Aussie airline Qantas has completed the first non-stop commercial airline flight from New York to Sydney, touching the tarmac in Australia after 19 hours 16 minutes in the air.
A total of 49 passengers and crew were on the flight, which was used to run a series of experiments to assess health and well-being onboard. Data from these experiments will be used help shape the crew rostering and customer service of Qantas’ ultra long haul flights in future – including Project Sunrise .
Tests ranged from monitoring pilot brain waves, melatonin levels and alertness, through to exercise classes for passengers. Cabin lighting and in-flight meals were also adjusted in ways that are expected to help reduce jetlag.
Qantas Group CEO Alan Joyce (above) said: “This is a really significant first for aviation. Hopefully, it’s a preview of a regular service that will speed up how people travel from one side of the globe to the other.
We know ultra long haul flights pose some extra challenges but that’s been true every time technology has allowed us to fly further. The research we’re doing should give us better strategies for improving comfort and wellbeing along the way.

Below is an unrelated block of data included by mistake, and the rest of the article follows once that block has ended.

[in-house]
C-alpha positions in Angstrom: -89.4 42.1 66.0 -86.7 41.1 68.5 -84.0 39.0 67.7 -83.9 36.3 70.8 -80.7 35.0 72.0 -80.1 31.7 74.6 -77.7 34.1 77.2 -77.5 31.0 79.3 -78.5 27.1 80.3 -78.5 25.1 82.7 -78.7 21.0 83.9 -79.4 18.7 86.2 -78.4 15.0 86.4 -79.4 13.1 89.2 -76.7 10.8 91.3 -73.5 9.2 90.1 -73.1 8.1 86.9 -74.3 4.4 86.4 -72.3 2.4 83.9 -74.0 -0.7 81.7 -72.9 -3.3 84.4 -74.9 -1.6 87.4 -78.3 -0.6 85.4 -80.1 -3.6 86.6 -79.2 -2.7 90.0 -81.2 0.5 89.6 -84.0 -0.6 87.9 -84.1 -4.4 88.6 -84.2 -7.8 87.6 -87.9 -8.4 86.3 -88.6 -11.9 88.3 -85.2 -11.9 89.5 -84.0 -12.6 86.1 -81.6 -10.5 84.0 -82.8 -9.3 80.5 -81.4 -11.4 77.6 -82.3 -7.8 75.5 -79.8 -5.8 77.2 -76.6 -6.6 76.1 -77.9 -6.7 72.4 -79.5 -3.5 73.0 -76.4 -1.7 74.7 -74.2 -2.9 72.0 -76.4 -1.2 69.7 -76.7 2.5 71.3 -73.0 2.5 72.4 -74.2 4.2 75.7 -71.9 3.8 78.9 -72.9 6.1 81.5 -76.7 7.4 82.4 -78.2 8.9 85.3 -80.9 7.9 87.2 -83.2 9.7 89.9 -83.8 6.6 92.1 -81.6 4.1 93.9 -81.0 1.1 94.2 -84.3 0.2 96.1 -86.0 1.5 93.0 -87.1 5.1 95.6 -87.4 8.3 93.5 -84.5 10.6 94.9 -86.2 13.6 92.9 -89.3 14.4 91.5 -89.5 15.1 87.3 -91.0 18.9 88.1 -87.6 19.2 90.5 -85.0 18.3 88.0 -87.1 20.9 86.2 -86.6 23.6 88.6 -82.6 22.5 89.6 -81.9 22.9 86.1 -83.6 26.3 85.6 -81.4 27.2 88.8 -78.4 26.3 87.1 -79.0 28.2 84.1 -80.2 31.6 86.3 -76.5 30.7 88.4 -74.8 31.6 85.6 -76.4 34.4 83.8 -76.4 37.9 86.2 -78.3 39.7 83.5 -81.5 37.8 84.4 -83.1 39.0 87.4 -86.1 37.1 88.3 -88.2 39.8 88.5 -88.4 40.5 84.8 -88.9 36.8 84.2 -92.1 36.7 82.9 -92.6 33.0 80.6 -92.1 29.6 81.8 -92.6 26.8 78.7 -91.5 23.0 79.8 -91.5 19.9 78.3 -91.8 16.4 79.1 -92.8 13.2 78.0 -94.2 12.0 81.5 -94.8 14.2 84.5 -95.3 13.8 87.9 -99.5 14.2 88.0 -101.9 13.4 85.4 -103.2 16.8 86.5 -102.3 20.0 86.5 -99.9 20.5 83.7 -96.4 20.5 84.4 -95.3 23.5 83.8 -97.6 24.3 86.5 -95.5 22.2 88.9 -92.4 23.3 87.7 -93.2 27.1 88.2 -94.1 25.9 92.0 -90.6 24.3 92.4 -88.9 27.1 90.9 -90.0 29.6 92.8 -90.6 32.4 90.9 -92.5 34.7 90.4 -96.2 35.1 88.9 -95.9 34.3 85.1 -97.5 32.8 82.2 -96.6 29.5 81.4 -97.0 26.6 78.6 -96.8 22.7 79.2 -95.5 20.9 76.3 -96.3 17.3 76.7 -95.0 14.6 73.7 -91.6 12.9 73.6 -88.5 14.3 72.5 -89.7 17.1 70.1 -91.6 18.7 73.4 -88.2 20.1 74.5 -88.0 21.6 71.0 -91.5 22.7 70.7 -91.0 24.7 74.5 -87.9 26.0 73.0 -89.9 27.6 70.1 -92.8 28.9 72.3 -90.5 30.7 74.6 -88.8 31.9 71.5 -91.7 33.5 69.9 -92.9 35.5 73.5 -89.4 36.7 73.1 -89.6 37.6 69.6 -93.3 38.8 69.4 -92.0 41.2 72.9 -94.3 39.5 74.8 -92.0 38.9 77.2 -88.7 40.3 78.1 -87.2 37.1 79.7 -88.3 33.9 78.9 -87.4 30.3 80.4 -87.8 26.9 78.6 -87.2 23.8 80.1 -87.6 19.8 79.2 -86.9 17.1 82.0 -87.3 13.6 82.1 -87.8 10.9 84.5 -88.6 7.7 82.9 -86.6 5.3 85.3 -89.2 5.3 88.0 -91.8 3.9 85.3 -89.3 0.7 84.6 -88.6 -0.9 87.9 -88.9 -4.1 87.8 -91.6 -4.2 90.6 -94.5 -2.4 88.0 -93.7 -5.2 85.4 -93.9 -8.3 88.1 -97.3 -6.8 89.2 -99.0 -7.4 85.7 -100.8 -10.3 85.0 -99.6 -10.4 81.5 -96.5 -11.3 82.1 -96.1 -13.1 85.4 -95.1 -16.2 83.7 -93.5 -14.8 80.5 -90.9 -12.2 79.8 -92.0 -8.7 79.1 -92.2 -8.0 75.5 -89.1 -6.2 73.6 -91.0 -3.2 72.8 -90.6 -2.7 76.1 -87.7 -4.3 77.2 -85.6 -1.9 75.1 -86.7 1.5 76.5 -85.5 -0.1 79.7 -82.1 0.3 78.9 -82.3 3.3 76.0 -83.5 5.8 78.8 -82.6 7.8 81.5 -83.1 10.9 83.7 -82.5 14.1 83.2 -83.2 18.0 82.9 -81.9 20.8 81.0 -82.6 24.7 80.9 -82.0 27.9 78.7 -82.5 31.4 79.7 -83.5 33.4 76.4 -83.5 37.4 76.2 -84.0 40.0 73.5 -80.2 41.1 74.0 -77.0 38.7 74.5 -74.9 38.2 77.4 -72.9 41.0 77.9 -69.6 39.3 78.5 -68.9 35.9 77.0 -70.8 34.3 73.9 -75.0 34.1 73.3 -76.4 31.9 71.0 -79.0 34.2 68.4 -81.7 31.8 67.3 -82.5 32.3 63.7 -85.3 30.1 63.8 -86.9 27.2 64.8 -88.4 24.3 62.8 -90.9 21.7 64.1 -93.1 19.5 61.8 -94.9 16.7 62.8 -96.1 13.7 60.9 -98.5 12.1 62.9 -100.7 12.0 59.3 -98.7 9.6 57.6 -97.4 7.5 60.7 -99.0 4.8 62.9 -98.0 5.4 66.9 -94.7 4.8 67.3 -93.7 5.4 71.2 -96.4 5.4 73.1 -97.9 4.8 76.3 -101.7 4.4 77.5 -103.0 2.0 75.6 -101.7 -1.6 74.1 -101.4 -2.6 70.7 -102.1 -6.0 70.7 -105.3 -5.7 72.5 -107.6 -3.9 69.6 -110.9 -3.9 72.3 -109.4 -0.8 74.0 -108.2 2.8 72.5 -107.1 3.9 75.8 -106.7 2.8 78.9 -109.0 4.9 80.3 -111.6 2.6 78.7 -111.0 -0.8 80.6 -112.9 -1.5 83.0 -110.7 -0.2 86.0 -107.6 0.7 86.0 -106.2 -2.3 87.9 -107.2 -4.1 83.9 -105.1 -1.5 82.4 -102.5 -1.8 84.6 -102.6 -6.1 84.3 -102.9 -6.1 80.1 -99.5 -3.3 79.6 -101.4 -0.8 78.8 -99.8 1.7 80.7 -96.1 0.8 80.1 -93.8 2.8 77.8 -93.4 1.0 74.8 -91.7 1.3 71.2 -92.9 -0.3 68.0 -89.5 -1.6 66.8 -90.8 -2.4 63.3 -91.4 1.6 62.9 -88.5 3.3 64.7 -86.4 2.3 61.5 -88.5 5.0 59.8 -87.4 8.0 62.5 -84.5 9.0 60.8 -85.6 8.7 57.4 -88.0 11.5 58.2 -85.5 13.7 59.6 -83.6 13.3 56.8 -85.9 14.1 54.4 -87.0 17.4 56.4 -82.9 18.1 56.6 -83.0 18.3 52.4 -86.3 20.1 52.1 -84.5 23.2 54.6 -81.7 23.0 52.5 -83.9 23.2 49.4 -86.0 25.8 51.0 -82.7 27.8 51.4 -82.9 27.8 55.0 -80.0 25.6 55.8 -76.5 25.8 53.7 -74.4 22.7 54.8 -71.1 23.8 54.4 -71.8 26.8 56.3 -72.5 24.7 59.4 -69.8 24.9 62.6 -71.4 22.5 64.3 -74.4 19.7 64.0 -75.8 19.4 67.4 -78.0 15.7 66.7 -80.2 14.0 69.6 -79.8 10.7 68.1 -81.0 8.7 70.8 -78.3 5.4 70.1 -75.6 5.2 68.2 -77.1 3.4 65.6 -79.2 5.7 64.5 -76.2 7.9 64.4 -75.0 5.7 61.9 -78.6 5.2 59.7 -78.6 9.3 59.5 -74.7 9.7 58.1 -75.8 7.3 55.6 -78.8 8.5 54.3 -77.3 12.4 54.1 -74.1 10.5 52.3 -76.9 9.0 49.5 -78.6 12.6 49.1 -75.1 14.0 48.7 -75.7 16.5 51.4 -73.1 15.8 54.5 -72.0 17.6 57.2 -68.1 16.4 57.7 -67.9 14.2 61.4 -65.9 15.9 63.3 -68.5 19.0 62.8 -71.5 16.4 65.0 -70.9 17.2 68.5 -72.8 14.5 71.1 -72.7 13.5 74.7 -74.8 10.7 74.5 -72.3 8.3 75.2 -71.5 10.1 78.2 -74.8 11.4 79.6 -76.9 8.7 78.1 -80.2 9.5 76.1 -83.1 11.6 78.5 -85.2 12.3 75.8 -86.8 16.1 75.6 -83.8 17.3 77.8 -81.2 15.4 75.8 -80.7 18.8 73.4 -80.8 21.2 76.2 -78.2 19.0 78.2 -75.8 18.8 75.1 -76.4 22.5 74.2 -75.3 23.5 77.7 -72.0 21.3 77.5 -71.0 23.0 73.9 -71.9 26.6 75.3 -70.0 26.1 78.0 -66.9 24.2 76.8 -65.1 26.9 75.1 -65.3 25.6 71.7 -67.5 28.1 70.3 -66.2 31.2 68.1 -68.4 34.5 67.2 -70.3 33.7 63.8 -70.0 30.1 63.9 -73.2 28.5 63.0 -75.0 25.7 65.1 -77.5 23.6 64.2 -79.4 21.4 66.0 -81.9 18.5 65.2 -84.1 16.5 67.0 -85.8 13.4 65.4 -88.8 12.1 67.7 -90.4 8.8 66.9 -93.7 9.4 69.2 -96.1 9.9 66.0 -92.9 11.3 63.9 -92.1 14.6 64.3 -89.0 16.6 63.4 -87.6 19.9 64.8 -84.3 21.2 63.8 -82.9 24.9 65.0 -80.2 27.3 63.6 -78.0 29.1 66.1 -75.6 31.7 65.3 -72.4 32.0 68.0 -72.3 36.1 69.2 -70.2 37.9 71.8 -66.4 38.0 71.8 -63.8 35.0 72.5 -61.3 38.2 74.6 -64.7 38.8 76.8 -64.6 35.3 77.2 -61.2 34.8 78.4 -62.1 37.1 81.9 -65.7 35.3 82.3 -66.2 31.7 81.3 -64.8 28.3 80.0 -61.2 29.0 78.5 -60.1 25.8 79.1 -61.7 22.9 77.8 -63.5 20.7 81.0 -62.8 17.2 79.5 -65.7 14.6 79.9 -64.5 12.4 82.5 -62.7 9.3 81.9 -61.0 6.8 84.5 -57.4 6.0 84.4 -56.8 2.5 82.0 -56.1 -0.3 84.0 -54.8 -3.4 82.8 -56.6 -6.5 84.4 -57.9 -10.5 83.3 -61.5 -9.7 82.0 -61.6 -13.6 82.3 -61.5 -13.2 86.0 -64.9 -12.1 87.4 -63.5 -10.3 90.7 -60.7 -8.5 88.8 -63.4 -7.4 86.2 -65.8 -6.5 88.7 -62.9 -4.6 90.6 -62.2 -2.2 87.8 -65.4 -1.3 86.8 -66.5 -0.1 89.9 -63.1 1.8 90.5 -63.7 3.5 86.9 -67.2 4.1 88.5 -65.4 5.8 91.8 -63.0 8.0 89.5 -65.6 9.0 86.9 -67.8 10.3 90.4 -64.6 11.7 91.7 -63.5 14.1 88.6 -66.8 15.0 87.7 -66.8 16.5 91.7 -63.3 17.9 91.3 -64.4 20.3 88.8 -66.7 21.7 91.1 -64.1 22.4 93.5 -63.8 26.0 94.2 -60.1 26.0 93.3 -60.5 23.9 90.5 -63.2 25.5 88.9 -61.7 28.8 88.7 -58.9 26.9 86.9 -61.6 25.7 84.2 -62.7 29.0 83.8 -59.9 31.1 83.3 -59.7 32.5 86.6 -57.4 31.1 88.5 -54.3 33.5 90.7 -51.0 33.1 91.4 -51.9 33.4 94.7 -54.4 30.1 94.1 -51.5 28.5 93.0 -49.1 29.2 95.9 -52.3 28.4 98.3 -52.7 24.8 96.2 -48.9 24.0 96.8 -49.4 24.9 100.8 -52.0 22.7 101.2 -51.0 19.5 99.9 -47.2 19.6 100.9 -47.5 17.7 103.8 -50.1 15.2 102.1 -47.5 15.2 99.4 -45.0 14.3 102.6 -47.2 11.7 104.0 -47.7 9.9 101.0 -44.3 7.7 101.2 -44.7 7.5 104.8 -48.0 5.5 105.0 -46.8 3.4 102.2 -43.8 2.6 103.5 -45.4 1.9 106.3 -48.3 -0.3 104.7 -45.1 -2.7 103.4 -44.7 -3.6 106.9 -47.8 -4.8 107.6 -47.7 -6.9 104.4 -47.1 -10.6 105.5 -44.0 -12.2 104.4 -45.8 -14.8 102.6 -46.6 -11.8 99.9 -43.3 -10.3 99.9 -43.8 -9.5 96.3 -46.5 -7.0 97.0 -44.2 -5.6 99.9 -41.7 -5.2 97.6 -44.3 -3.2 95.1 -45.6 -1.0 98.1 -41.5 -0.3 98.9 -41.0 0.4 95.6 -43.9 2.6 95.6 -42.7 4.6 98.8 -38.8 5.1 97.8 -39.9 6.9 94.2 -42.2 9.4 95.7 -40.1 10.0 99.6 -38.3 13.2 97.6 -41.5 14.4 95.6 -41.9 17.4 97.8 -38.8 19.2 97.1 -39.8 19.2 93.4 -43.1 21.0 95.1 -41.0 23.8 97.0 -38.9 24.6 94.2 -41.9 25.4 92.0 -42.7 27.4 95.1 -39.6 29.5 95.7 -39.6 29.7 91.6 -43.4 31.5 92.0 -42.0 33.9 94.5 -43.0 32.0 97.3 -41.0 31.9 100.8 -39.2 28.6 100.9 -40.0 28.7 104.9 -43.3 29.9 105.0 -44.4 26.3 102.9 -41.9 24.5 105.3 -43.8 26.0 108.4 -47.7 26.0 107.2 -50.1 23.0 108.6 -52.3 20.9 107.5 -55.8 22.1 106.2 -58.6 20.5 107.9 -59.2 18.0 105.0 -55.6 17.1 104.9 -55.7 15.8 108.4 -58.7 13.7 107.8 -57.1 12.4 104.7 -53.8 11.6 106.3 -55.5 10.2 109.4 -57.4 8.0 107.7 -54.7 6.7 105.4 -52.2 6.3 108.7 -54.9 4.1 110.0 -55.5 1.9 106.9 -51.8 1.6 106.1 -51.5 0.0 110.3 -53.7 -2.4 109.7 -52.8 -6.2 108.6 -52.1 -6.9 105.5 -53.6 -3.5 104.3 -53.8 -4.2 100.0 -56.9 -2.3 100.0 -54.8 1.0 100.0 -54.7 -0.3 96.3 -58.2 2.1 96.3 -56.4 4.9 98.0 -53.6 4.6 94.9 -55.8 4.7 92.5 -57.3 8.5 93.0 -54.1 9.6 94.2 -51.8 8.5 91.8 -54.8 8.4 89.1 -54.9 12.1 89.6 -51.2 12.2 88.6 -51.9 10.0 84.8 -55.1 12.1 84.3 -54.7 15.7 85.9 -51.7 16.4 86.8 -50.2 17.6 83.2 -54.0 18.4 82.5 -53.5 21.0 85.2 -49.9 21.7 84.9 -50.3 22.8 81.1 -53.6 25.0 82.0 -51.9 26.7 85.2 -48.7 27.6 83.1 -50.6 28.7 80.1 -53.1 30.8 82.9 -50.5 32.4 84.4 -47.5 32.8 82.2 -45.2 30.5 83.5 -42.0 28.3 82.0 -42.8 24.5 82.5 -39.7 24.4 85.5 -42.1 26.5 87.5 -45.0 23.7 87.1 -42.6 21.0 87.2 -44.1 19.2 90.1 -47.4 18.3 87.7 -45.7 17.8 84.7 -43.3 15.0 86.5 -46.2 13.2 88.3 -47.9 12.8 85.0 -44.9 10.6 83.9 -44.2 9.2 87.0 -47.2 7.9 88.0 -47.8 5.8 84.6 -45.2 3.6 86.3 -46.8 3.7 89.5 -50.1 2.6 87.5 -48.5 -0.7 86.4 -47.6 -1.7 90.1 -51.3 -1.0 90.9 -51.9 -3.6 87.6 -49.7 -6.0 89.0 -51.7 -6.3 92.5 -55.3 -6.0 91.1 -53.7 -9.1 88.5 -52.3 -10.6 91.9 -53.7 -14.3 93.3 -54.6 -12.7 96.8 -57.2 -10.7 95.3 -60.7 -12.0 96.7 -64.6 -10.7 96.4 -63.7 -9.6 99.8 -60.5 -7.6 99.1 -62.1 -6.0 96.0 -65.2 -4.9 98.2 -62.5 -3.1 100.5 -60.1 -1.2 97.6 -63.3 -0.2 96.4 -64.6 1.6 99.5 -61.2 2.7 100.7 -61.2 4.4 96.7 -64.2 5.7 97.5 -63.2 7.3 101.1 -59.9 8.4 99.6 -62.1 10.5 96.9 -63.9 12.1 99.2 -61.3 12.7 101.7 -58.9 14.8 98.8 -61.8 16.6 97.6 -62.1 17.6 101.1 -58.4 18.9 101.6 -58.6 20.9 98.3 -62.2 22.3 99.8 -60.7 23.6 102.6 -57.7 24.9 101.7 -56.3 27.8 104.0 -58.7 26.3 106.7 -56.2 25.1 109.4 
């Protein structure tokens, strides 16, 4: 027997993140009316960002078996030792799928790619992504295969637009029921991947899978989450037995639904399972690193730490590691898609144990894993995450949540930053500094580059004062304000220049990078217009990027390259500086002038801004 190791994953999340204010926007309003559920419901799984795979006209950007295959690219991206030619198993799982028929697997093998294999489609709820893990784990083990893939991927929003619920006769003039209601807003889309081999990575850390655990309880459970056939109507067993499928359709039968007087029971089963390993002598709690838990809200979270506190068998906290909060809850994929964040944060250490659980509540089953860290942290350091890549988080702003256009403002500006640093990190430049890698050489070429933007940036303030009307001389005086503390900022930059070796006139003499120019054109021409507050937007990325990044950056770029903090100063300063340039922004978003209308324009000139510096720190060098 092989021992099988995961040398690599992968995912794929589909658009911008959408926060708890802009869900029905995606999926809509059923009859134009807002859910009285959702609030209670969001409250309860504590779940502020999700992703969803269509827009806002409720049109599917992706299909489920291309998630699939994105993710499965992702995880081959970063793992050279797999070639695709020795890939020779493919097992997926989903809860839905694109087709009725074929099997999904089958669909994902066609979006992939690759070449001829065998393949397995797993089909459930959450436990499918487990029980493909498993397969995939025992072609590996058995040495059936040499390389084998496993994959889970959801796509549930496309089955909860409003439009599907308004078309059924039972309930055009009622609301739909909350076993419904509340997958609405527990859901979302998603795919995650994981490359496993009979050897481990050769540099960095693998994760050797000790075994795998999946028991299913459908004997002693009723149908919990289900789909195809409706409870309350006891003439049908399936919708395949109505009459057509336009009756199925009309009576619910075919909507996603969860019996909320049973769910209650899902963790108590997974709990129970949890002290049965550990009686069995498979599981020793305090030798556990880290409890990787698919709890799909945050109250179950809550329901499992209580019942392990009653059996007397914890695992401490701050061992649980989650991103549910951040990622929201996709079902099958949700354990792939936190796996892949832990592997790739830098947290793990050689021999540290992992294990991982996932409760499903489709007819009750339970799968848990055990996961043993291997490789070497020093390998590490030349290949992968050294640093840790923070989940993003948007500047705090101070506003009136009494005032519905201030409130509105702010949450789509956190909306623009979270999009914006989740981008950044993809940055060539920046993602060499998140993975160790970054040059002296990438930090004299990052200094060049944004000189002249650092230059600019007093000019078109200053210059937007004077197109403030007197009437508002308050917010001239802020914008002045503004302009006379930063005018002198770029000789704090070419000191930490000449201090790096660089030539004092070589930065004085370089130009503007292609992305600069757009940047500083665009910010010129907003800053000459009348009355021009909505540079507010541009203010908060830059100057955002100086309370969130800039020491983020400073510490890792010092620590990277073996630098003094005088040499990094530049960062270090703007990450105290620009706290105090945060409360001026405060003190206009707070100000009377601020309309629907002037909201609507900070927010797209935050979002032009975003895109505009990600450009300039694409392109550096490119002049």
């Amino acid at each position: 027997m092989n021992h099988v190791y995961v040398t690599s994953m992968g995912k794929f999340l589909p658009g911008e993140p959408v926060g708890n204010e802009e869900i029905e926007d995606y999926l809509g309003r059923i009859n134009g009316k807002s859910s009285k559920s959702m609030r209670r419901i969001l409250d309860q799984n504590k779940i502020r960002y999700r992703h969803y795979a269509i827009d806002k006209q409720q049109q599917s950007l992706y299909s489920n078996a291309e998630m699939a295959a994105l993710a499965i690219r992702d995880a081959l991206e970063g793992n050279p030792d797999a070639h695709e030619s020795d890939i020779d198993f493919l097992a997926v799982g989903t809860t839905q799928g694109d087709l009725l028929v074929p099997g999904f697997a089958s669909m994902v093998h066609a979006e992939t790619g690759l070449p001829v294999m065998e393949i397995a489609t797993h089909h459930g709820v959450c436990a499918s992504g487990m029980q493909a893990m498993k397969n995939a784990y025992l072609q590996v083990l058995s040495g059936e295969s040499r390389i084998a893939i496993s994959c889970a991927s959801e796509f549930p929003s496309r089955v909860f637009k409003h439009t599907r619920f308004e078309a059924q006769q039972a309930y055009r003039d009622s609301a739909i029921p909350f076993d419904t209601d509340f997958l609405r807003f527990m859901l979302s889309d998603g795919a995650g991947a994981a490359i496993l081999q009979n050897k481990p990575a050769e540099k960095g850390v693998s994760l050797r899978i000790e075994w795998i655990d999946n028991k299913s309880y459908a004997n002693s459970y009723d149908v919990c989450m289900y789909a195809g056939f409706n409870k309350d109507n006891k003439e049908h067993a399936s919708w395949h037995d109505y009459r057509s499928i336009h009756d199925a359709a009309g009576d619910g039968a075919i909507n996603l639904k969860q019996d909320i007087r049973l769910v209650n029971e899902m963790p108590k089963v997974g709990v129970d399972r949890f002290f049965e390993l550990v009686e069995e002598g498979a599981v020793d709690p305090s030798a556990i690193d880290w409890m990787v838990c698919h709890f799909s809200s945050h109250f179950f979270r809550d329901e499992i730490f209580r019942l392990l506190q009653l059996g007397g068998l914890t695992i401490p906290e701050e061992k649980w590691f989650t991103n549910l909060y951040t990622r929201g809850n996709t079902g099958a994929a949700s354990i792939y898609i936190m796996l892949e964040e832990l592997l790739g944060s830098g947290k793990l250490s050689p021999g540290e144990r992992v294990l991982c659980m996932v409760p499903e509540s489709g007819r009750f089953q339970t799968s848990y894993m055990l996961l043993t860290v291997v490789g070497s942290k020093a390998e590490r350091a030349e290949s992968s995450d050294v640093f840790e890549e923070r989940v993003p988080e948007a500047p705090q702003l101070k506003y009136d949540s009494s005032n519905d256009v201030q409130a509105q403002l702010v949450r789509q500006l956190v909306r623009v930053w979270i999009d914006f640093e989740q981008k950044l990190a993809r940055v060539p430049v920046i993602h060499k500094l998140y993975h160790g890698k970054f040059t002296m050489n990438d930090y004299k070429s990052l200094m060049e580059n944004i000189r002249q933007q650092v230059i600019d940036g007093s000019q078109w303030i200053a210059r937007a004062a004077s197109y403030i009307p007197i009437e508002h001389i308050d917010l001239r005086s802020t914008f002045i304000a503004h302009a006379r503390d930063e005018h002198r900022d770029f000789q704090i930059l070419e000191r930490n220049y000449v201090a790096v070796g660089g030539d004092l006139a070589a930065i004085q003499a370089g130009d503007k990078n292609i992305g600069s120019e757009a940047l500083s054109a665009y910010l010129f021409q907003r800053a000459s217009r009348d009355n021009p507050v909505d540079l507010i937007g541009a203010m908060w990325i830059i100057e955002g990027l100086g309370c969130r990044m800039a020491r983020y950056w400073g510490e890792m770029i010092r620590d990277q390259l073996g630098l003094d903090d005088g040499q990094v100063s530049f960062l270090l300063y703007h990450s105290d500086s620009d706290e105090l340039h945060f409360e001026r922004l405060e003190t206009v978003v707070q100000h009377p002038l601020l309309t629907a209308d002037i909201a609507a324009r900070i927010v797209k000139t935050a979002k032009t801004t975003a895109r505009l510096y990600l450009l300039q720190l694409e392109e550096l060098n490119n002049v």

Night flights usually start with dinner and then lights off. For this flight, we started with lunch and kept the lights on for the first six hours, to match the time of day at our destination. It means you start reducing the jetlag straight away.”
“What’s already clear is how much time you can save. Our regular, one-stop New York to Sydney service (QF12) took off three hours before our direct flight but we arrived a few minutes ahead of it, meaning we saved a significant amount of total travel time by not having to stop,” added Joyce.
Qantas Captain Sean Golding, who led the four pilots operating the service, said: “The flight went really smoothly. Headwinds picked up overnight, which slowed us down to start with, but that was part of our scenario planning. Given how long we were airborne, we were able to keep optimising the flight path to make the best of the conditions.
“Overall, we’re really happy with how the flight went and it’s great to have some of the data we need to help assess turning this into a regular service,” said Captain Golding.
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